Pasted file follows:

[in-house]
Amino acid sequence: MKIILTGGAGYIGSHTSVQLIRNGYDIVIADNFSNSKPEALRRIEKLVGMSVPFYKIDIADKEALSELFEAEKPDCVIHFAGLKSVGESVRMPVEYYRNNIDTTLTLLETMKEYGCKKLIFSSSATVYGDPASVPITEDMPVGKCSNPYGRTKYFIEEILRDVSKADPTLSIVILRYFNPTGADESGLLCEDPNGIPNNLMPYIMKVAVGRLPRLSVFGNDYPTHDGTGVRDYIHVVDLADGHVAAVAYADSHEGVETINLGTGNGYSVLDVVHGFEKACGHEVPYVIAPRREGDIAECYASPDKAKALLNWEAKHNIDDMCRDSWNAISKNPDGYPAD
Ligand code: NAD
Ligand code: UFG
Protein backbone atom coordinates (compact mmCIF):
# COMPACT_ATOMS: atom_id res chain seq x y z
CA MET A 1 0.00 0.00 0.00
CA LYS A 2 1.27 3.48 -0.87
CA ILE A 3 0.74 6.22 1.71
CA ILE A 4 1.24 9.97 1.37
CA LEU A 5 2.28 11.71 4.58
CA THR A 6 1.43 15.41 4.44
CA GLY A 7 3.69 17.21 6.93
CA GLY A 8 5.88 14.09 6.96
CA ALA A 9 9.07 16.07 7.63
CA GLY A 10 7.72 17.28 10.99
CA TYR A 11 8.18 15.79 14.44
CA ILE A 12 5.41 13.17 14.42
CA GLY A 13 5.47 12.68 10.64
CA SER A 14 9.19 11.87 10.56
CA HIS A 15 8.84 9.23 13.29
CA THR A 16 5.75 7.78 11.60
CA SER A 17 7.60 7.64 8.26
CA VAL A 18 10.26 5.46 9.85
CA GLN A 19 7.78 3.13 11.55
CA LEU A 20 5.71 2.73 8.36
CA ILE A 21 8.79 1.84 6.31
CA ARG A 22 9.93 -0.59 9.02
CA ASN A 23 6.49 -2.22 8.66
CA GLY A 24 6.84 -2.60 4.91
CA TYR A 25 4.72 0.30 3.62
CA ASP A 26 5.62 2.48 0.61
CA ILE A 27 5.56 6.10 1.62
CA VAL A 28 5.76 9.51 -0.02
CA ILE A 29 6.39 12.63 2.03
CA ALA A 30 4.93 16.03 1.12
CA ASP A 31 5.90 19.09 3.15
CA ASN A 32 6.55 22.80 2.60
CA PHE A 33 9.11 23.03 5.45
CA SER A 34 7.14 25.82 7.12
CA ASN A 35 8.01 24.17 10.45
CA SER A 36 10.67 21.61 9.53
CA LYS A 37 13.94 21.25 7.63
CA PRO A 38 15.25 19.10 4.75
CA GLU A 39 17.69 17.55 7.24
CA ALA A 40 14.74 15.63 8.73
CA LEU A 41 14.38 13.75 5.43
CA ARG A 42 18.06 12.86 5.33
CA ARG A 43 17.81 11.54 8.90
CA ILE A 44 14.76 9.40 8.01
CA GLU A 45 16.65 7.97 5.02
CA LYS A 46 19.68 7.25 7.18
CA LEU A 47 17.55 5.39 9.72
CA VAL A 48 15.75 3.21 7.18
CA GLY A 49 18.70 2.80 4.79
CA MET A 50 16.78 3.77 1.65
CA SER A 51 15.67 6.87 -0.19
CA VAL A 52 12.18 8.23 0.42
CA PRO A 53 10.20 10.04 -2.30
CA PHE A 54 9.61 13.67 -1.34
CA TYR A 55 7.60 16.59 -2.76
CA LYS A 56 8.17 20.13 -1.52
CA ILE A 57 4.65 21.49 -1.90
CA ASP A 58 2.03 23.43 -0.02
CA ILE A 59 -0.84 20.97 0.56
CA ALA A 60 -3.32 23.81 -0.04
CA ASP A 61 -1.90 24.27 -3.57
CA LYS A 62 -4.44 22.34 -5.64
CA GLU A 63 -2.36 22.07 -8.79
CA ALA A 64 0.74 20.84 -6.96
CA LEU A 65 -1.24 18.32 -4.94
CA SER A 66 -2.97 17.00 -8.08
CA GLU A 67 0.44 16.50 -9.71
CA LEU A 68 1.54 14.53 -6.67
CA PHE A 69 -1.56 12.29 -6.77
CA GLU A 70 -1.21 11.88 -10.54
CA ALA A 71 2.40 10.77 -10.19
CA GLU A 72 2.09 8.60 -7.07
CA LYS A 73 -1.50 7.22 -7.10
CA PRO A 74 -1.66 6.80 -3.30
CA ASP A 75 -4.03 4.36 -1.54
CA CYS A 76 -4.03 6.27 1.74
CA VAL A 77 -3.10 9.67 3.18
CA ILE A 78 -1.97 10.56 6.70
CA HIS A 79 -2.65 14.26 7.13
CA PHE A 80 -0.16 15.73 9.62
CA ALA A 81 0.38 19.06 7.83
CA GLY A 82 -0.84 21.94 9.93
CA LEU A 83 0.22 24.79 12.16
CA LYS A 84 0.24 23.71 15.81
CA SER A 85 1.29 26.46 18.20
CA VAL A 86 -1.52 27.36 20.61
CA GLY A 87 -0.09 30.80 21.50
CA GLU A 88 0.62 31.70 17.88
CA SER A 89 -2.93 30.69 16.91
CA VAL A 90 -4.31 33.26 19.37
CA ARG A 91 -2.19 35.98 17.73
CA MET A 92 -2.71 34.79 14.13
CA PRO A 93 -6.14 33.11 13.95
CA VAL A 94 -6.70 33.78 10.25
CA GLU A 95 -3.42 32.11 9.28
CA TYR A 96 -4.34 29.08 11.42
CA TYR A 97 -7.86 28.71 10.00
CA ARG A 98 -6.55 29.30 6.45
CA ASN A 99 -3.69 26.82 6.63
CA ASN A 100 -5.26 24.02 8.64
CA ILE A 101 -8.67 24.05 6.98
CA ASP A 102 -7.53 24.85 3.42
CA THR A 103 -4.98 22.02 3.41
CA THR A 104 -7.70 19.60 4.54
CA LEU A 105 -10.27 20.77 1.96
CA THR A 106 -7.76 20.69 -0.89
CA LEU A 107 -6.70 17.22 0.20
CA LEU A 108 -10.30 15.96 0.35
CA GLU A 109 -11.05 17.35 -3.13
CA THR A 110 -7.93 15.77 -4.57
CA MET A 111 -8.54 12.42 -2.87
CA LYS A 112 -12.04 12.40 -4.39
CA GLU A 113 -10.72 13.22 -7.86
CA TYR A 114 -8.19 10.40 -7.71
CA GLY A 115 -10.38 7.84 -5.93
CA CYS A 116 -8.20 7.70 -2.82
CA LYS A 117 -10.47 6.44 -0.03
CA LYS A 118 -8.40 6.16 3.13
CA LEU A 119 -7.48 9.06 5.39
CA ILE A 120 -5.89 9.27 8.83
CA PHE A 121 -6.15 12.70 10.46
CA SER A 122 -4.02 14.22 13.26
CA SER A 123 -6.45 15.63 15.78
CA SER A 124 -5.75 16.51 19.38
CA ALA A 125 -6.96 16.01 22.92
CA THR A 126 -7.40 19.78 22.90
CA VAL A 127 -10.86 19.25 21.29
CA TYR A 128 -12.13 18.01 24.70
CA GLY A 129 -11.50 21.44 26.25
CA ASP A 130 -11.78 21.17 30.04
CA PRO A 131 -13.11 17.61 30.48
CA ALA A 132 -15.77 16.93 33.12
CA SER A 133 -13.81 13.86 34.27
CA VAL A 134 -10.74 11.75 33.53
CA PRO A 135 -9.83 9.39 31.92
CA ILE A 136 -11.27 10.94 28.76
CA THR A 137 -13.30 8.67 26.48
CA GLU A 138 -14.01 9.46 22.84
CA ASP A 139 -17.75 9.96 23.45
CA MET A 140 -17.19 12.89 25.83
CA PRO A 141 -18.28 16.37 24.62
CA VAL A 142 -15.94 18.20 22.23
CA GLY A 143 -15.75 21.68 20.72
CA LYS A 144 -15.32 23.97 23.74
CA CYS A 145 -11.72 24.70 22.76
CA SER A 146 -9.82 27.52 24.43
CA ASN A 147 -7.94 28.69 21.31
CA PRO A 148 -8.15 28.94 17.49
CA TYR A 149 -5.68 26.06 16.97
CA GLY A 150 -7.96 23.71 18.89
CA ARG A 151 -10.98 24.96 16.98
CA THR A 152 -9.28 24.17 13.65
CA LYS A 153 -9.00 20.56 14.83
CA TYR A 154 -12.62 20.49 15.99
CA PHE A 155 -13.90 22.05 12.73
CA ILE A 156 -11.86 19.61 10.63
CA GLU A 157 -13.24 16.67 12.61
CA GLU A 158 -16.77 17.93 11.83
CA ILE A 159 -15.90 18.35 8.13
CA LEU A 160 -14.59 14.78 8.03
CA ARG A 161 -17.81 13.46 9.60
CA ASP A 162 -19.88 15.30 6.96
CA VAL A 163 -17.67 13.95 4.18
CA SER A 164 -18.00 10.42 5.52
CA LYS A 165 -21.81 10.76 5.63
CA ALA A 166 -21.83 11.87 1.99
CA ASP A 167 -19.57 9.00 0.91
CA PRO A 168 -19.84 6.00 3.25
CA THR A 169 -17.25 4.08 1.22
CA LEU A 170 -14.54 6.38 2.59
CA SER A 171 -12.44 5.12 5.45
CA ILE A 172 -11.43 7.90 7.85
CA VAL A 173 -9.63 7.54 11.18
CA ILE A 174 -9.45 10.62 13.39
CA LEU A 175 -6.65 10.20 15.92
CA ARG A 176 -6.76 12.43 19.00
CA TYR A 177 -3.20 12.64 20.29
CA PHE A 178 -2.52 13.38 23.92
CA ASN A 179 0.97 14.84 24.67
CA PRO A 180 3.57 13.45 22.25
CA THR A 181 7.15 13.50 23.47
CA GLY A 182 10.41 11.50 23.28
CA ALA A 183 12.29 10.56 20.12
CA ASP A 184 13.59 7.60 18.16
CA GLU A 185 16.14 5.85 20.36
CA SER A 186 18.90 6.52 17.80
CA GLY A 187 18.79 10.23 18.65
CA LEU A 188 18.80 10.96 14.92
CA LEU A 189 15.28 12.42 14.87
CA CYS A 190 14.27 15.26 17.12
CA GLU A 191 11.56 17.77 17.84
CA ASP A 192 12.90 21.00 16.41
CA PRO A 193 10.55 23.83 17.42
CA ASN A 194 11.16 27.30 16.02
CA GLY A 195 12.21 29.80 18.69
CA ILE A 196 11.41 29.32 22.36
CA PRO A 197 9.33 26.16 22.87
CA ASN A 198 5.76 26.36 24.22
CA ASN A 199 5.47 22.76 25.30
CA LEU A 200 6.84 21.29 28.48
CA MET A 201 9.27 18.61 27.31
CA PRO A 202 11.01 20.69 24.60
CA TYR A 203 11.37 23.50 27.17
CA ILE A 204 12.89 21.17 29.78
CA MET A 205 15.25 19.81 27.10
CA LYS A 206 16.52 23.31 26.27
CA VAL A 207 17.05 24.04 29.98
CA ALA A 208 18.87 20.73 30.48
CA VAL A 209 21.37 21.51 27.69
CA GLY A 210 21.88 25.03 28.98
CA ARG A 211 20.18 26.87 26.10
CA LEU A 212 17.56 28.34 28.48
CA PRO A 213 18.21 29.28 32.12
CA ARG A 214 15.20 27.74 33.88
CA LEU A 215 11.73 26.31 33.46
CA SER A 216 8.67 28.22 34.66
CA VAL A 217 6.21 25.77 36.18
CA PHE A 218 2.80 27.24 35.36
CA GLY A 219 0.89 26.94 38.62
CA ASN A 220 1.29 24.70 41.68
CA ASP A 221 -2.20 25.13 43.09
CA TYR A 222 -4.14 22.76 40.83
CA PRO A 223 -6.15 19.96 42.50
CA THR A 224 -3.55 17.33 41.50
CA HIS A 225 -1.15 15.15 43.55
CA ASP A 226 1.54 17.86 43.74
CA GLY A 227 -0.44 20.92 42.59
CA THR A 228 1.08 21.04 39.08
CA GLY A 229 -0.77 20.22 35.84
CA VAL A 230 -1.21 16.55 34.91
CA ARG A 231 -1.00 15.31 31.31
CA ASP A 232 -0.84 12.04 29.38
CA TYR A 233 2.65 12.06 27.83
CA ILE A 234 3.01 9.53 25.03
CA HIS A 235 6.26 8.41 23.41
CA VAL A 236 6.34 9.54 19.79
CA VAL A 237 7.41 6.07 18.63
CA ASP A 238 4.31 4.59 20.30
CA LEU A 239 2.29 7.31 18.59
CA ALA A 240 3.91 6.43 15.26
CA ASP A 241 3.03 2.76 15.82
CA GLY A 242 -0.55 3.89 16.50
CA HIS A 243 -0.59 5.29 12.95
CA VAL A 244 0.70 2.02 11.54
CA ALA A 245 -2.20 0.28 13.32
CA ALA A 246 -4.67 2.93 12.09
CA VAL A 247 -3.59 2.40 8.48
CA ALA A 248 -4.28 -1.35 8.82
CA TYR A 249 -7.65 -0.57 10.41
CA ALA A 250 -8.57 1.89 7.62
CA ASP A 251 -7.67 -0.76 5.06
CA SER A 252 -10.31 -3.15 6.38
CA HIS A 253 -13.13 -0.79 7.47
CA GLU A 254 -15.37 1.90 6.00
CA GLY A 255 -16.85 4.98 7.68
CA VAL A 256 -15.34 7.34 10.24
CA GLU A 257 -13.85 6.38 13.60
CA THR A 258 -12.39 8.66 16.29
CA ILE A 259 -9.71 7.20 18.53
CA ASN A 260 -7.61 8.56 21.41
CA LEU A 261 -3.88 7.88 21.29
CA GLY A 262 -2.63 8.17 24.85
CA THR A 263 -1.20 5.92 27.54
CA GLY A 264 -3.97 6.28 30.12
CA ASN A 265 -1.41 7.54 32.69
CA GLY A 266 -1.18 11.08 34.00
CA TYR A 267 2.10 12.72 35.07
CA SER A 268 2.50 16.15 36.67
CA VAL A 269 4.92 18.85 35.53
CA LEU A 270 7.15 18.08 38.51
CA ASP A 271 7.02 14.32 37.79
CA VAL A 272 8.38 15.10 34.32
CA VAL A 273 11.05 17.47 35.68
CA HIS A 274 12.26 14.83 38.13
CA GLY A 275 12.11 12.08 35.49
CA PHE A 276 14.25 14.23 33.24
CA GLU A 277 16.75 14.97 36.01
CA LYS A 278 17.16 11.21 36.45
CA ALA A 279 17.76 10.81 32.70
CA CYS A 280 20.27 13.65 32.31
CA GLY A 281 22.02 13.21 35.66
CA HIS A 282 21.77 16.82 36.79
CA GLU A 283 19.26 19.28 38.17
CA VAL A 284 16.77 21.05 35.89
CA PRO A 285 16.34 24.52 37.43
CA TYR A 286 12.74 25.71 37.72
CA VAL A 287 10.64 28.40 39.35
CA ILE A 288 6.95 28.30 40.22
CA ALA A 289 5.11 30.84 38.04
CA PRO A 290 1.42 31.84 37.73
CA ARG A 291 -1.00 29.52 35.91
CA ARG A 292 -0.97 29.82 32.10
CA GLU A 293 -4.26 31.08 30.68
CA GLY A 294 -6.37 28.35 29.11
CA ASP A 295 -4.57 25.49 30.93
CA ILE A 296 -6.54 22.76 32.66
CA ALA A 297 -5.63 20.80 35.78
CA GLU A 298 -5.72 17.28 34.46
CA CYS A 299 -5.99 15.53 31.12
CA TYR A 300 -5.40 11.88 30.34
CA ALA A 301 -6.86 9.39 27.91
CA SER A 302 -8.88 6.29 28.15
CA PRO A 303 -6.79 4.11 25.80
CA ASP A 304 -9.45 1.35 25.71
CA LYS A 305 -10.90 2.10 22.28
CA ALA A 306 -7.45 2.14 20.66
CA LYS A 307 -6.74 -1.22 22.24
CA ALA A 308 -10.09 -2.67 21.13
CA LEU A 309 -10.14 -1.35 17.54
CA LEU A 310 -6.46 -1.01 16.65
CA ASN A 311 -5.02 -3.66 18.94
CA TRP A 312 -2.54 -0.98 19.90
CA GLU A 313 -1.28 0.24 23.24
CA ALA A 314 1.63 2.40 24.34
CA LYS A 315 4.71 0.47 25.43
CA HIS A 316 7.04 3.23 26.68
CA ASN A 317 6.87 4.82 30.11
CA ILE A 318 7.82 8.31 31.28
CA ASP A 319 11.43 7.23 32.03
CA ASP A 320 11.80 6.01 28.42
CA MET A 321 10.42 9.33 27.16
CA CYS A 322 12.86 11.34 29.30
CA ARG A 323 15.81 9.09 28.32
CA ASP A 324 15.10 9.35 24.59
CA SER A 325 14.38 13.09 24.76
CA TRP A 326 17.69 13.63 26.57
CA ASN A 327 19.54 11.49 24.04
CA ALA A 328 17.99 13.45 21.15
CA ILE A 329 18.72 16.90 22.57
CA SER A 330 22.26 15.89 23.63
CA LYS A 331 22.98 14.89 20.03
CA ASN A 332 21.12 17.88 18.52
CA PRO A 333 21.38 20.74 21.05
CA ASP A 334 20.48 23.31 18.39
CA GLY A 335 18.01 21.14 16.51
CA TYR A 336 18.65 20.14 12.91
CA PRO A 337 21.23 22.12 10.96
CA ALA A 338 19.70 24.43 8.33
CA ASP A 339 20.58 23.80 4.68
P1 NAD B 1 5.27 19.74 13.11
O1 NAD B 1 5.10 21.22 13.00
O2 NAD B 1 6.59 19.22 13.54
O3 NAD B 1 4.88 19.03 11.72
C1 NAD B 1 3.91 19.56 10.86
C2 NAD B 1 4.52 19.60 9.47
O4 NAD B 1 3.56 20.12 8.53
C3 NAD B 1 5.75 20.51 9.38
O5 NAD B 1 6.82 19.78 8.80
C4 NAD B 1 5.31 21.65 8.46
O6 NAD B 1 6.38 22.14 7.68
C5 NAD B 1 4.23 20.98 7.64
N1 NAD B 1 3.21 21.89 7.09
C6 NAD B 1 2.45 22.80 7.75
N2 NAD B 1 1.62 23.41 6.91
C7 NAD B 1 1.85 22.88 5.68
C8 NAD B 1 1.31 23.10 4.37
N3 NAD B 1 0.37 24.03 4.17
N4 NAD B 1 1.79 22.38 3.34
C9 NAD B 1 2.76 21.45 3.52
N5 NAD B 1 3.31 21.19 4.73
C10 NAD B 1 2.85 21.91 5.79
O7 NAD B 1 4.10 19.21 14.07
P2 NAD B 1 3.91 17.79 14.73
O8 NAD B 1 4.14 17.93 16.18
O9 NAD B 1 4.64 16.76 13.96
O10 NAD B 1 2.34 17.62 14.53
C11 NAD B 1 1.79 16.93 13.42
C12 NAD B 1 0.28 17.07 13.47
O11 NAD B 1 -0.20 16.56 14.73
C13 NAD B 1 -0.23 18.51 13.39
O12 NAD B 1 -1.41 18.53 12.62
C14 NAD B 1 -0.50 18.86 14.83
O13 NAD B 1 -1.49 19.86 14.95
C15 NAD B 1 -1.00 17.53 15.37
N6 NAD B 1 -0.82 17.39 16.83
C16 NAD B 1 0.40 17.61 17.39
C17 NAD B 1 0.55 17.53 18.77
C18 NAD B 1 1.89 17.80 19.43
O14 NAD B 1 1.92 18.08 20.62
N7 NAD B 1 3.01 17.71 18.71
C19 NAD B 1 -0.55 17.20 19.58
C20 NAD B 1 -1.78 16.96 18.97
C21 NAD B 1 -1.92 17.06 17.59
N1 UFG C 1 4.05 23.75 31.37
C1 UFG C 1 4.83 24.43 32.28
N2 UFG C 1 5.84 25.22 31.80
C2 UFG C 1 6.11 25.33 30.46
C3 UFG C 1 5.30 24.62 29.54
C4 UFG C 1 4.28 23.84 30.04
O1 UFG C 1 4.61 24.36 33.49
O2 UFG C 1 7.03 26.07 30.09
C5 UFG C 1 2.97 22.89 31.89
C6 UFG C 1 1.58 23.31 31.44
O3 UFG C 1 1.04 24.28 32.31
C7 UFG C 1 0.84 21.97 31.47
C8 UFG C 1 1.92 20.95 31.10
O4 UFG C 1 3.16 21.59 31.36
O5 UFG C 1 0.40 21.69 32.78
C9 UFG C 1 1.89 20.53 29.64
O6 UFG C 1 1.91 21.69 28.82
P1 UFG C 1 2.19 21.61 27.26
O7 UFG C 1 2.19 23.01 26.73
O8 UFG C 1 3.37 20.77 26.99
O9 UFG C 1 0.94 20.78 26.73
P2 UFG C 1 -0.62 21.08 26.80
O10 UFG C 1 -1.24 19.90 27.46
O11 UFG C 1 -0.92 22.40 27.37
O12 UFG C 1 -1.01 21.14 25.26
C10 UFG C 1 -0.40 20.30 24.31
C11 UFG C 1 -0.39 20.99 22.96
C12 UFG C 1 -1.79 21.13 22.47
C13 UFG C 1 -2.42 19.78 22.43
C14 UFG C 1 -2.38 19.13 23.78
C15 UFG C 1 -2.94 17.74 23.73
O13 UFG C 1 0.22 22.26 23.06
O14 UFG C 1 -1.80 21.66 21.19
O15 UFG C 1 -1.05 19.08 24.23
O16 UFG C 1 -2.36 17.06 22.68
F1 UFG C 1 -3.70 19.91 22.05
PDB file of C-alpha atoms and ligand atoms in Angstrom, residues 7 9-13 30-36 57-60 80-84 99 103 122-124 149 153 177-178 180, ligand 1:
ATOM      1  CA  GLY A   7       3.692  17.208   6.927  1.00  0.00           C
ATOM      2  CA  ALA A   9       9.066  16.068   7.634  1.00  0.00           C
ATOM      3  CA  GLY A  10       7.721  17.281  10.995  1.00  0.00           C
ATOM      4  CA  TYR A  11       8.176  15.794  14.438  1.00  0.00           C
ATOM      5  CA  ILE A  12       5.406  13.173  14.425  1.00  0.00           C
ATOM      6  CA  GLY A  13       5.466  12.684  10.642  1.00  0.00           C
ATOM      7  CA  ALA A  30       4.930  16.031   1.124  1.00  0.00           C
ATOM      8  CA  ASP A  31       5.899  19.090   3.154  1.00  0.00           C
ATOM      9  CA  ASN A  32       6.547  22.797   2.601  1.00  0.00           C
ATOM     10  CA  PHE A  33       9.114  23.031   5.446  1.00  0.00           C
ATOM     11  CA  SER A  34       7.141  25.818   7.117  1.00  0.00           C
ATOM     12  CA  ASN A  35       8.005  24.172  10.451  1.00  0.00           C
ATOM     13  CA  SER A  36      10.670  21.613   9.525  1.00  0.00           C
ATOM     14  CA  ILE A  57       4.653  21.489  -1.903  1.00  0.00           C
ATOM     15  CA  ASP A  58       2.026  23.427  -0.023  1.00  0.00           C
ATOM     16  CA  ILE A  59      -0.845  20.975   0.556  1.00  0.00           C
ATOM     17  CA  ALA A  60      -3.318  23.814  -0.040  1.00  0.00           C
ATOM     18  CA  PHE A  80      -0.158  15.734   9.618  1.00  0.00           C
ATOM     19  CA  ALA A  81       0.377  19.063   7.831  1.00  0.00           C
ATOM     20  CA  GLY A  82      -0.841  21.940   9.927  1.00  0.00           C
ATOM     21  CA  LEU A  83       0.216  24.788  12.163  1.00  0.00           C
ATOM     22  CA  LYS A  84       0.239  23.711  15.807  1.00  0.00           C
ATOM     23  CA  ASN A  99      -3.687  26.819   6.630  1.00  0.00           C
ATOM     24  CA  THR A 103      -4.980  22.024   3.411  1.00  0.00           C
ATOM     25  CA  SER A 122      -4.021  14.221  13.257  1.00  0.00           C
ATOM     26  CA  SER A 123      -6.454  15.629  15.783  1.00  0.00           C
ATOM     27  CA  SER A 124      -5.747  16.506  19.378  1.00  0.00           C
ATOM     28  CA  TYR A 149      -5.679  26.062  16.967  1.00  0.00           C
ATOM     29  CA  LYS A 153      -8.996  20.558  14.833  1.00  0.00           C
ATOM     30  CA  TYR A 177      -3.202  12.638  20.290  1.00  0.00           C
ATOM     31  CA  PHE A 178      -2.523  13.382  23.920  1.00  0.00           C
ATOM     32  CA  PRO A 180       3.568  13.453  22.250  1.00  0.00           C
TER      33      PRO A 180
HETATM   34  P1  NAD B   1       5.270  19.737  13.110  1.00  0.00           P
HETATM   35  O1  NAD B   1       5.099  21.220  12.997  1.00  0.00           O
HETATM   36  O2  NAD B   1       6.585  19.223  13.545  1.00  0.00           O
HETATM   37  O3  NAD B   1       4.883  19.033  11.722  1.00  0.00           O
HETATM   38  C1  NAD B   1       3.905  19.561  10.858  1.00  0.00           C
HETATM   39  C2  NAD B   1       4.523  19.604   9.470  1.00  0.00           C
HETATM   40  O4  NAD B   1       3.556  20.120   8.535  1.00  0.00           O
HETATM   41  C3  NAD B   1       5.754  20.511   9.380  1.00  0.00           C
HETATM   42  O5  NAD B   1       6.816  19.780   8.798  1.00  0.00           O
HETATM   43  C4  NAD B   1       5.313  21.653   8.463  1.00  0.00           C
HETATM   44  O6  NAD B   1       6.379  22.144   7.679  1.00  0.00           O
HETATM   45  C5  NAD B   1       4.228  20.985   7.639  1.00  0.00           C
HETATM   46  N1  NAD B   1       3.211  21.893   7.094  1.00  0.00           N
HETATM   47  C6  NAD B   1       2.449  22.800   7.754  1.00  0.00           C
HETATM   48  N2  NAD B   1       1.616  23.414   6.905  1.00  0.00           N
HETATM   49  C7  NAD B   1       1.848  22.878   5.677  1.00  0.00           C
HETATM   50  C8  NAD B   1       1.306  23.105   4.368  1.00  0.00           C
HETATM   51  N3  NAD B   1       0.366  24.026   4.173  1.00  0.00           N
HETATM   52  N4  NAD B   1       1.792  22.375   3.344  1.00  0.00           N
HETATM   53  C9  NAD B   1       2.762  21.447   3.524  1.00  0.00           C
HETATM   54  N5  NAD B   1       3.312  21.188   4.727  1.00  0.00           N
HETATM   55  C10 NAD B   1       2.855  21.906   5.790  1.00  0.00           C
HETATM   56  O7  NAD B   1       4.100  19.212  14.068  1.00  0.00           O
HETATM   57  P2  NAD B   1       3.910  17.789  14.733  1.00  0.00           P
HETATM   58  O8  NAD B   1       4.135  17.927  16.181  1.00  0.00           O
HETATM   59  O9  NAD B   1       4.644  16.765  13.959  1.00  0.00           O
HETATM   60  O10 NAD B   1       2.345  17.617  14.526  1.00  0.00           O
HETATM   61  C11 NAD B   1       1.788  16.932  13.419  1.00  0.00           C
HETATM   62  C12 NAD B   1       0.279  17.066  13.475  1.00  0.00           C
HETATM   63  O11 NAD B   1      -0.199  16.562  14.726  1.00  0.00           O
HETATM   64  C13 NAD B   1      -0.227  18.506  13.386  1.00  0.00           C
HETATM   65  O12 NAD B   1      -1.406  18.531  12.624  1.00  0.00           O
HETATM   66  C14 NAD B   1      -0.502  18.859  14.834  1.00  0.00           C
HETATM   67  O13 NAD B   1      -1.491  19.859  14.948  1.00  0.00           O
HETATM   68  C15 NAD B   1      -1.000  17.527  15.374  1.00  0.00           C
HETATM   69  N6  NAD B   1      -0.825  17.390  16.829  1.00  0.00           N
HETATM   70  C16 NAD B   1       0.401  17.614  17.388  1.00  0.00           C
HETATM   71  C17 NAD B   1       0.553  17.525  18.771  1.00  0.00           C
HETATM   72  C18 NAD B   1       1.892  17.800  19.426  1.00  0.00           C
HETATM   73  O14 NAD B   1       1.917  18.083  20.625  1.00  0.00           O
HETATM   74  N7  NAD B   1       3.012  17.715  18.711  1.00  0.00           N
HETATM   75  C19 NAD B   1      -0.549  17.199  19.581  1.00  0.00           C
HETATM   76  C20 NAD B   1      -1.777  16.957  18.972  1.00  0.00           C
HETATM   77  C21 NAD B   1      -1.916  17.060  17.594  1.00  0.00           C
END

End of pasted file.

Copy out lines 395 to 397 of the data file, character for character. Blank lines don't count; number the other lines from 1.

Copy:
C4 UFG C 1 4.28 23.84 30.04
O1 UFG C 1 4.61 24.36 33.49
O2 UFG C 1 7.03 26.07 30.09